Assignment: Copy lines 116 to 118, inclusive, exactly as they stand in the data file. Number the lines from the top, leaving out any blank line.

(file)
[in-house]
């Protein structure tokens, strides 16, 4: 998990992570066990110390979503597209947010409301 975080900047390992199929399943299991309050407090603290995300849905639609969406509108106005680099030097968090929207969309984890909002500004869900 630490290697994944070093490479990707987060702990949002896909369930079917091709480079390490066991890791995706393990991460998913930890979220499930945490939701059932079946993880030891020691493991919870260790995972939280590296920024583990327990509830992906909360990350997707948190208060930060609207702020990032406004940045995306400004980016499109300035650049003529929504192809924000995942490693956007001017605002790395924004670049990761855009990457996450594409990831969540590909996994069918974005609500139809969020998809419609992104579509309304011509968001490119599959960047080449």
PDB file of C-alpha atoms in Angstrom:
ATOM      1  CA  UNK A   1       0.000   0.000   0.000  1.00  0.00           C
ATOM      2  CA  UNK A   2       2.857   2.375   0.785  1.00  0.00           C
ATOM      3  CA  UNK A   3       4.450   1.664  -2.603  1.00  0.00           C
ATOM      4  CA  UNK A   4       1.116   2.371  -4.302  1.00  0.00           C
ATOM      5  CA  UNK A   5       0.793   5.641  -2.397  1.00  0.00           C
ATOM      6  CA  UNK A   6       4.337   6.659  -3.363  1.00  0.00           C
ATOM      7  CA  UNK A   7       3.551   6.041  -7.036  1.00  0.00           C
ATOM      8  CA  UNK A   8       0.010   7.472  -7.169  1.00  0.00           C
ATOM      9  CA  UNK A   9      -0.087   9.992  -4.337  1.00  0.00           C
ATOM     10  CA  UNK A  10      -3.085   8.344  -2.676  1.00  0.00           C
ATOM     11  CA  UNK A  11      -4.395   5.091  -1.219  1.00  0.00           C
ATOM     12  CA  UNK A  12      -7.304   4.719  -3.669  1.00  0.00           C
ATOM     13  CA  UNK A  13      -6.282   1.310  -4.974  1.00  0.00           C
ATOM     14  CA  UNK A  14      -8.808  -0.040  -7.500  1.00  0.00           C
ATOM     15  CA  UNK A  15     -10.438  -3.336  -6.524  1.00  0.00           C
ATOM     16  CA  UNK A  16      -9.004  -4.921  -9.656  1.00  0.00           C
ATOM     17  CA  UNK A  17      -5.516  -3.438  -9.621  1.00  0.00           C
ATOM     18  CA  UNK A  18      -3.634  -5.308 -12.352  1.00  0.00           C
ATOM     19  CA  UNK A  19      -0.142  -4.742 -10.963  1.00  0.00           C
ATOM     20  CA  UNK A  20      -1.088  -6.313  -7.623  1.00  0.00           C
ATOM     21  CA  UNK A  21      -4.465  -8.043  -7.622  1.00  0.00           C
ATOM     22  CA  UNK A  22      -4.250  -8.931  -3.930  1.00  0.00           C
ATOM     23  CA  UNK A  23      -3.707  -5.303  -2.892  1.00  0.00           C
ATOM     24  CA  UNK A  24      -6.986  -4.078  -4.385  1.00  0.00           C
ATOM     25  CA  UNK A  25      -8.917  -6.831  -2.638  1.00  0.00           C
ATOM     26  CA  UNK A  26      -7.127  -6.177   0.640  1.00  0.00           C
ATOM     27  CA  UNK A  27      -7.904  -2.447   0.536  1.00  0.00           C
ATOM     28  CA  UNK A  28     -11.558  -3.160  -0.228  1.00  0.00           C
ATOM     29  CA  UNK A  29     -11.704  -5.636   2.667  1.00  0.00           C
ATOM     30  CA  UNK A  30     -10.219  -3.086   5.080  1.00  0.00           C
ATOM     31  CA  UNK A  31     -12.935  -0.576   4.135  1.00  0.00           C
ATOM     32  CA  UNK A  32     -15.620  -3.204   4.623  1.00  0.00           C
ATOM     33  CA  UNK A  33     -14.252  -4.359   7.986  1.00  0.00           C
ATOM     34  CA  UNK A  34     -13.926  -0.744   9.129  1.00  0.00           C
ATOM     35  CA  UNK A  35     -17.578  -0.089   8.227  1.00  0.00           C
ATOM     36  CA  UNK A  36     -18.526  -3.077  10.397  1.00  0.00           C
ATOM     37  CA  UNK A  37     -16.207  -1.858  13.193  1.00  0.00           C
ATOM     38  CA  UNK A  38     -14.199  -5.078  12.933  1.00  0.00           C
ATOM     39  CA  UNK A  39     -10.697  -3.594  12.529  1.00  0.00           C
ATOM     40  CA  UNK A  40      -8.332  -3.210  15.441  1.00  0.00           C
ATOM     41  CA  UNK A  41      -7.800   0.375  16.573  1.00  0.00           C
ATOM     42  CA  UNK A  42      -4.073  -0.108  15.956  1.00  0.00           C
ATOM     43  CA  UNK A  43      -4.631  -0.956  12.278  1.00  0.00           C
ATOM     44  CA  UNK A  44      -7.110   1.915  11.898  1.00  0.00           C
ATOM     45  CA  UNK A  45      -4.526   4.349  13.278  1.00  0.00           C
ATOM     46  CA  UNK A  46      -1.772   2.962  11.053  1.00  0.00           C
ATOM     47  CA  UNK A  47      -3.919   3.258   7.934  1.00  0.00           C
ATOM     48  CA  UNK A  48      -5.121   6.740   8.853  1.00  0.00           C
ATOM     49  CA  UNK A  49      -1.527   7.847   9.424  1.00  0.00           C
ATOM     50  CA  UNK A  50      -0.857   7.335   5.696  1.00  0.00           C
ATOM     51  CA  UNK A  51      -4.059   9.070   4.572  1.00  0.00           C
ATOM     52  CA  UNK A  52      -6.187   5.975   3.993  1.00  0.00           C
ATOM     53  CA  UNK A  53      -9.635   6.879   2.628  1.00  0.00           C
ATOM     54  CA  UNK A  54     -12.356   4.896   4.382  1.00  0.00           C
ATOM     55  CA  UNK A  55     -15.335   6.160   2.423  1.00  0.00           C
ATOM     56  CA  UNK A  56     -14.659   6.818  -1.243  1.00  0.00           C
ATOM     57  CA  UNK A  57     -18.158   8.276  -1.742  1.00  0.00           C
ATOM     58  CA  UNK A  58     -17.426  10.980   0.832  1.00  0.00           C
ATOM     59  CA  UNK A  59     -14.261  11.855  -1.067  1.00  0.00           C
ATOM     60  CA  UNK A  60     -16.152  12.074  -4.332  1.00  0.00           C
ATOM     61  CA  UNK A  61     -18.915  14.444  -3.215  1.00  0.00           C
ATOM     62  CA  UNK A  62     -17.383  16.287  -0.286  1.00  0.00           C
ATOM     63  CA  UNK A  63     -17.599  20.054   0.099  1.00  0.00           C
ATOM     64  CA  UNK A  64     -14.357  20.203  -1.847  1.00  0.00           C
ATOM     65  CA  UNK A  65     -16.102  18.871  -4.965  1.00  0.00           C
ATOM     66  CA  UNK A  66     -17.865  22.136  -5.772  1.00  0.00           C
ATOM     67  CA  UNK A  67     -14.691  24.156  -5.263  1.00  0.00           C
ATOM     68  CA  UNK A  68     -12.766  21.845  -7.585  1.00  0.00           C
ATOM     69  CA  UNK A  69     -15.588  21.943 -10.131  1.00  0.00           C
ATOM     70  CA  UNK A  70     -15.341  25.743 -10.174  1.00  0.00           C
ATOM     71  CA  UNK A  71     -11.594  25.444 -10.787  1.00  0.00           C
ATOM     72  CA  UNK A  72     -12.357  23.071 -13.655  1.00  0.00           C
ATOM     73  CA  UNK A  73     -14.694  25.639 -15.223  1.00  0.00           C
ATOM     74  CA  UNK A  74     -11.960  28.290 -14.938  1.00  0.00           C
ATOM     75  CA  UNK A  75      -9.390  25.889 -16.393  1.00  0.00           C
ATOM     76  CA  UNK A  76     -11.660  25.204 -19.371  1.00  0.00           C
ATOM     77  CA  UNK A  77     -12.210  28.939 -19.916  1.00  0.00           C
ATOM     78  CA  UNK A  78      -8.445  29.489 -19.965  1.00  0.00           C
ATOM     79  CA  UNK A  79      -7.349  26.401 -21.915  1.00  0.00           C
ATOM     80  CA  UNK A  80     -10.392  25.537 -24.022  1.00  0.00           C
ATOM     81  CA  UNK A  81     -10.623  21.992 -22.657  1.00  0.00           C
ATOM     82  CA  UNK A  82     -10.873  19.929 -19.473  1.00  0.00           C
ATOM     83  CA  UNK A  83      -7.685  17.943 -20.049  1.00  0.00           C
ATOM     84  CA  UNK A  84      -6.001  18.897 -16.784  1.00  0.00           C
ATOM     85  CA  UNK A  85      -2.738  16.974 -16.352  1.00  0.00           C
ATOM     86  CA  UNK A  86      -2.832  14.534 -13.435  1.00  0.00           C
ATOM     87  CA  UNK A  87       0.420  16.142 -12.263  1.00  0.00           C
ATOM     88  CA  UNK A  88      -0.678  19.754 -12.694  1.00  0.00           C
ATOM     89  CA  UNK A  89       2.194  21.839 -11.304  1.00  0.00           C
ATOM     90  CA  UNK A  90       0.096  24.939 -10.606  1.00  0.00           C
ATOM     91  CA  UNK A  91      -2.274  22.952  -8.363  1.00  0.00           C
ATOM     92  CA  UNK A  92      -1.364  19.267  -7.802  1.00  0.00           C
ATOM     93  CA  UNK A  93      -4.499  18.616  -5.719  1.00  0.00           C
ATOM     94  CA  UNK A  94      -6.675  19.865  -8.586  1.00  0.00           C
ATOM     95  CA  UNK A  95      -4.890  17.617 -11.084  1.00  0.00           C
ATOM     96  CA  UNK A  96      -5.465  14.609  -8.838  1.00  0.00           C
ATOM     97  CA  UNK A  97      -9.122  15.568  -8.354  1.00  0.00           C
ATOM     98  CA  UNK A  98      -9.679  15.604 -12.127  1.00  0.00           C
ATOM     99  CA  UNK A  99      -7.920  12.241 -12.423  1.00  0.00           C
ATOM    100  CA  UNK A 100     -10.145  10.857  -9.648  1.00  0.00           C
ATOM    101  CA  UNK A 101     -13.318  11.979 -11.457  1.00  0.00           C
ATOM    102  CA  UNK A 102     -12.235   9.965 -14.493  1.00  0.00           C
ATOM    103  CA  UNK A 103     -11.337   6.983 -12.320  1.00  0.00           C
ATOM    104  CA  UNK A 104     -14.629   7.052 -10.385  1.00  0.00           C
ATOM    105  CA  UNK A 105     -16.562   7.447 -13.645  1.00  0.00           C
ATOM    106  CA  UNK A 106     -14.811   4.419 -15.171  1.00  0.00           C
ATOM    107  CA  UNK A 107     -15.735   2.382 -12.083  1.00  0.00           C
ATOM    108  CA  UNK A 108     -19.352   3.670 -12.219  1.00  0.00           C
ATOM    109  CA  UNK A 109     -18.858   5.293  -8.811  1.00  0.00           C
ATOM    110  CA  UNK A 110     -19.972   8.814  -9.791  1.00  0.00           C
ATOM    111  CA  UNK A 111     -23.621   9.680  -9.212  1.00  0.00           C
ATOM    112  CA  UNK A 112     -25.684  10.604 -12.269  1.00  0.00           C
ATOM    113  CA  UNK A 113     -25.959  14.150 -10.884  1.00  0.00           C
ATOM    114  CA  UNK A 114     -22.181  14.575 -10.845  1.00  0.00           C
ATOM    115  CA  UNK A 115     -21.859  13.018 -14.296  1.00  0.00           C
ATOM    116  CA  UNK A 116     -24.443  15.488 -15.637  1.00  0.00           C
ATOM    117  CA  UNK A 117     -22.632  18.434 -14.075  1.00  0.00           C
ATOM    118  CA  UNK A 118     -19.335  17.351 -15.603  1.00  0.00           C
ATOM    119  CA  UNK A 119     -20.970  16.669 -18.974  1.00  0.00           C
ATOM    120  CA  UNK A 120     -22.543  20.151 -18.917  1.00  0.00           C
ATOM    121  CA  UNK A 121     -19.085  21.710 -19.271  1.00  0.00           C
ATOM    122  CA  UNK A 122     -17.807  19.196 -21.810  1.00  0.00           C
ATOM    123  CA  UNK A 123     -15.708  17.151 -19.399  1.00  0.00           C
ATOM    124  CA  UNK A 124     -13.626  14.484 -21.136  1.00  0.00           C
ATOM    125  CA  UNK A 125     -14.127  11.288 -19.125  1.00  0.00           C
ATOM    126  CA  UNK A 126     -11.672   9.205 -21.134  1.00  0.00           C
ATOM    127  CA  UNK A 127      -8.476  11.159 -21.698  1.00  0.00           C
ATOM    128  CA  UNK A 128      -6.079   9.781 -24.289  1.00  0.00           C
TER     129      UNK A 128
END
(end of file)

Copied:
ATOM    113  CA  UNK A 113     -25.959  14.150 -10.884  1.00  0.00           C
ATOM    114  CA  UNK A 114     -22.181  14.575 -10.845  1.00  0.00           C
ATOM    115  CA  UNK A 115     -21.859  13.018 -14.296  1.00  0.00           C